Ask 10 People About The Killing Of Don Aronow And You Will Get 10 Different Answers
The Killing of Don Aronow: Arguably Offshore Powerboating's most controversial Incident.
Excerpt from Paradise Lost: The Rise and Fall of Ben Kramer. Full story in Véhicule 2020.
Life for Donald Joel Aronow was a series of loud, abrupt noises. The backfires of the junked Cadillacs that he used to flip in1930s Brooklyn, the orders barked when he joined the Merchant Marines in the ‘40s, the crack of a hammer on a construction sitein 1950s New Jersey, or the smacking of his boat’s fiberglass hull against rough midnight waters when he devoted himself to offshore powerboating in the ‘60s, ‘70s and ‘80s. Anything percussive or bodily jarring was his lifeblood. It’s what made him the world’s go- to man for all things loud, fast and buoyant, and it kept him in the industry’s pole position right up until the second he was fatally met by an assassin’s Felco-branded bullet on NE 188th Street, Miami, Florida just before 3:30 p.m. on Tuesday, February 3, 1987.
Don Aronow was a bona fide celebrity. He didn’t maintain an ostentatious profile, have an entourage or drive a Rolls-Royce (although he did own a few), but people knew who he was wherever he went. If they didn’t know him, his affable character, openness and magnetism would give his status away within seconds. His competitive nature knew no bounds, which, paired with his undeni- able draw, made sure Aronow was rarely seen without a woman on his arm—even if it wasn’t his current wife. If he was missing a partner, he would have no trouble finding one. It was trophy hunting at its finest, and Don’s pride wouldn’t allow him to come back empty handed.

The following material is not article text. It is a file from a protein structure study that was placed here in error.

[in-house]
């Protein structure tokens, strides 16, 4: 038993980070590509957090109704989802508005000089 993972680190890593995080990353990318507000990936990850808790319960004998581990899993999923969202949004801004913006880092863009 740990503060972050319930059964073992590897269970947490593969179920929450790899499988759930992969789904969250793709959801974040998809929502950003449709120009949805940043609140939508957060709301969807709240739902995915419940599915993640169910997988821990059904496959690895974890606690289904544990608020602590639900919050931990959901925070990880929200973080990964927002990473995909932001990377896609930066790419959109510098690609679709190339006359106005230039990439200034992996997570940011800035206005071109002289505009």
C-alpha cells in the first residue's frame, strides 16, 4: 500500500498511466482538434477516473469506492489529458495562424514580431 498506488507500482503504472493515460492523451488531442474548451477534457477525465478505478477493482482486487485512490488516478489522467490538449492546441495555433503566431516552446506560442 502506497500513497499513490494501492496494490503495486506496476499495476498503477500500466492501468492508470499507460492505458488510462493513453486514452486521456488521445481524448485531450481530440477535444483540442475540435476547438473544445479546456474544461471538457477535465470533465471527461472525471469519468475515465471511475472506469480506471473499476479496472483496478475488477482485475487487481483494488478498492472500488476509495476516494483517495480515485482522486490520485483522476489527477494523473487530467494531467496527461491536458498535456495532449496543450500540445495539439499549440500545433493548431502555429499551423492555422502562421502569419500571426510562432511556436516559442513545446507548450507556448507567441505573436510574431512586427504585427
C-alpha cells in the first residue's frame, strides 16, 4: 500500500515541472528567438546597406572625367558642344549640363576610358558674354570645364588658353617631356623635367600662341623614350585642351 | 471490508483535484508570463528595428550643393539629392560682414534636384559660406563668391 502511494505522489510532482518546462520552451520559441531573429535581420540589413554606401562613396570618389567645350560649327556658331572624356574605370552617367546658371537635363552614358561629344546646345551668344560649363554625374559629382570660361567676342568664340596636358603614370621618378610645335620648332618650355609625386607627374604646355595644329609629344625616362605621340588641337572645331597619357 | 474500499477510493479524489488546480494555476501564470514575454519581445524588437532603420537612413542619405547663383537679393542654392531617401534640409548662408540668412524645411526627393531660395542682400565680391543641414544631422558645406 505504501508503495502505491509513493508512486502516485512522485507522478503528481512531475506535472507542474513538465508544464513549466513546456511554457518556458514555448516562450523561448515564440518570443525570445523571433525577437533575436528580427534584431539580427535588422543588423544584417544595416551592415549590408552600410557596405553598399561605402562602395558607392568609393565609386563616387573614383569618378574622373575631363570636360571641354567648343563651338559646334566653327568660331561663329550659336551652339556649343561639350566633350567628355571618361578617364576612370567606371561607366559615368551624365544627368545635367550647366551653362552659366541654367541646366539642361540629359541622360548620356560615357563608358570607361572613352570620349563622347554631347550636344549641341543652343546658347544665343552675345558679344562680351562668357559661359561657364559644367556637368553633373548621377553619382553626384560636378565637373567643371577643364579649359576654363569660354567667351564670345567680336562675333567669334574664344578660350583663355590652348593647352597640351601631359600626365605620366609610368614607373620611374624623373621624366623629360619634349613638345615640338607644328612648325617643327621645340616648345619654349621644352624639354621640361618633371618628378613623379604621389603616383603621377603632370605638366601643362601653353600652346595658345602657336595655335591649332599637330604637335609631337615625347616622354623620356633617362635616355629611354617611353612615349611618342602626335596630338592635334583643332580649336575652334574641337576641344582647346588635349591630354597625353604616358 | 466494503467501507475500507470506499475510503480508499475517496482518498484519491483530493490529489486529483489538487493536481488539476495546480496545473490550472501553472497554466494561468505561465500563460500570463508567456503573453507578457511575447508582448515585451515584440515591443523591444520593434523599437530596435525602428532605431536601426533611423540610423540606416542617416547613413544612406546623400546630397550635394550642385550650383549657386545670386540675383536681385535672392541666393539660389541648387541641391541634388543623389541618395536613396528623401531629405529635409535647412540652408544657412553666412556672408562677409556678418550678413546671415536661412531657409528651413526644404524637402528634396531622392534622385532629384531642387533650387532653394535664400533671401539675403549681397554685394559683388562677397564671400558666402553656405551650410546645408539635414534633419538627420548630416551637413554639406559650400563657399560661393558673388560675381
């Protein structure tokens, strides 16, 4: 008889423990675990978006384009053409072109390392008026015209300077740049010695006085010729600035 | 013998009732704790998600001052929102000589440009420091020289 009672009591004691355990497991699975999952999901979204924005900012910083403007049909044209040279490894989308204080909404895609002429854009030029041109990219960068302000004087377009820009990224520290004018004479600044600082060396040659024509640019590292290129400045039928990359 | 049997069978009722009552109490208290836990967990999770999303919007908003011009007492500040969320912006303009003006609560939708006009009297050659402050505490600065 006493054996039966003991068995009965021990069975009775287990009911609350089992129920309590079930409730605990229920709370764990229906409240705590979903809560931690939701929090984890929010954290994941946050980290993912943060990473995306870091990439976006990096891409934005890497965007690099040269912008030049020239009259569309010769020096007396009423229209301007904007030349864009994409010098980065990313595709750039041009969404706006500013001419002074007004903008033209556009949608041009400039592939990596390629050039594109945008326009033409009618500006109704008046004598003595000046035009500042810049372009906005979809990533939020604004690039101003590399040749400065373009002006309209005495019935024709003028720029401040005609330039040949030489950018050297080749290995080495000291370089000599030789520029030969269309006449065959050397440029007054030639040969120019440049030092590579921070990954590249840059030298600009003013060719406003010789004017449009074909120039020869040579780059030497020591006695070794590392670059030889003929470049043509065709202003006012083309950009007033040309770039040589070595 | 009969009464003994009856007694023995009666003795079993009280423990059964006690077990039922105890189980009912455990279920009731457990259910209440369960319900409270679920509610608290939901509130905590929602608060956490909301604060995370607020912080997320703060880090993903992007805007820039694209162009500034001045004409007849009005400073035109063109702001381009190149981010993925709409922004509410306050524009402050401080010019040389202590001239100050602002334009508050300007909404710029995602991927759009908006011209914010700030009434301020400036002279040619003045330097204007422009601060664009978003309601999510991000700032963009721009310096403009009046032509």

The company that he kept was larger than life, from white-knuckle boat rides with The Beatles to sustained friendships with the Kings of Spain and Jordan, Shah of Iran Mohammad Reza Pahlavi, Haitian dictator Jean-Claude “Baby Doc” Duvalier, andGeorge H.W. Bush.
Aside from fostering physical attraction and comradery, his need to win manifested first and foremost as shrewd business sense, which he exercised throughout his boatbuilding endeavors. He wouldn’t beat around the bush, and he wouldn’t talk around the issue at hand. He was—or did a very good job at portraying himself as—transparent. His primary concern was getting the deal done as quickly and easily as possible. If you couldn’t make that happen, it was your loss. He never took a check—always wanted cash. If you needed a receipt, he’d write one up for you on a yellow sheet of paper ripped from a legal pad.
His reputation was ostensibly clean, at least when held up to those of his contemporaries, which made his daylight murder especially shocking. It was only posthumously that his image started to degrade, sullied by the torrent of rumors, accusations and facts that came out in the investigations that started the minute the murder weapon was fired.